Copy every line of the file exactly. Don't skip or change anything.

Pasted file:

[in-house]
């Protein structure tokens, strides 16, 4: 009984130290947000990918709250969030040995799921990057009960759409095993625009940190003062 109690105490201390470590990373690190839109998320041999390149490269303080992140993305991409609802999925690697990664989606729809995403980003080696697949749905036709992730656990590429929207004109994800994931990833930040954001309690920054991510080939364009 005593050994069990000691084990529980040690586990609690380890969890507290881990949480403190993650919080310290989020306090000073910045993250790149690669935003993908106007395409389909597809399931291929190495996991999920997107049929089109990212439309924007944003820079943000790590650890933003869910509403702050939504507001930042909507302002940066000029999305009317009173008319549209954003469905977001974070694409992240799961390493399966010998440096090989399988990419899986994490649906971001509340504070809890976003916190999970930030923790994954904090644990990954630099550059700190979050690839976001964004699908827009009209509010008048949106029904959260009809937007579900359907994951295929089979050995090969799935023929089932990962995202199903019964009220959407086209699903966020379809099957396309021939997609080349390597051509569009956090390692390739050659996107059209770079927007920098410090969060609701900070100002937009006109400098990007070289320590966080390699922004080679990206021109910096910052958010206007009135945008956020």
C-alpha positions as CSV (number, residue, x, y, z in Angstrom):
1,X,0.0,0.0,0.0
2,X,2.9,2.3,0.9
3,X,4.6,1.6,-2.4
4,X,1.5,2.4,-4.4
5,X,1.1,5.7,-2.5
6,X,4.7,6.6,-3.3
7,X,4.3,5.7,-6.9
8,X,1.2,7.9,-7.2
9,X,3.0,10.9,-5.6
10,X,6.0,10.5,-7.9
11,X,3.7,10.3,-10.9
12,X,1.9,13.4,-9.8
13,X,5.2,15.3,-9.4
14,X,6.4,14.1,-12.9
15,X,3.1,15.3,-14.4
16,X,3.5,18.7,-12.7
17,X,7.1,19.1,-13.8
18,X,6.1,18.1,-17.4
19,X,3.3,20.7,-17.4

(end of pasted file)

[in-house]
């Protein structure tokens, strides 16, 4: 009984130290947000990918709250969030040995799921990057009960759409095993625009940190003062 109690105490201390470590990373690190839109998320041999390149490269303080992140993305991409609802999925690697990664989606729809995403980003080696697949749905036709992730656990590429929207004109994800994931990833930040954001309690920054991510080939364009 005593050994069990000691084990529980040690586990609690380890969890507290881990949480403190993650919080310290989020306090000073910045993250790149690669935003993908106007395409389909597809399931291929190495996991999920997107049929089109990212439309924007944003820079943000790590650890933003869910509403702050939504507001930042909507302002940066000029999305009317009173008319549209954003469905977001974070694409992240799961390493399966010998440096090989399988990419899986994490649906971001509340504070809890976003916190999970930030923790994954904090644990990954630099550059700190979050690839976001964004699908827009009209509010008048949106029904959260009809937007579900359907994951295929089979050995090969799935023929089932990962995202199903019964009220959407086209699903966020379809099957396309021939997609080349390597051509569009956090390692390739050659996107059209770079927007920098410090969060609701900070100002937009006109400098990007070289320590966080390699922004080679990206021109910096910052958010206007009135945008956020």
C-alpha positions as CSV (number, residue, x, y, z in Angstrom):
1,X,0.0,0.0,0.0
2,X,2.9,2.3,0.9
3,X,4.6,1.6,-2.4
4,X,1.5,2.4,-4.4
5,X,1.1,5.7,-2.5
6,X,4.7,6.6,-3.3
7,X,4.3,5.7,-6.9
8,X,1.2,7.9,-7.2
9,X,3.0,10.9,-5.6
10,X,6.0,10.5,-7.9
11,X,3.7,10.3,-10.9
12,X,1.9,13.4,-9.8
13,X,5.2,15.3,-9.4
14,X,6.4,14.1,-12.9
15,X,3.1,15.3,-14.4
16,X,3.5,18.7,-12.7
17,X,7.1,19.1,-13.8
18,X,6.1,18.1,-17.4
19,X,3.3,20.7,-17.4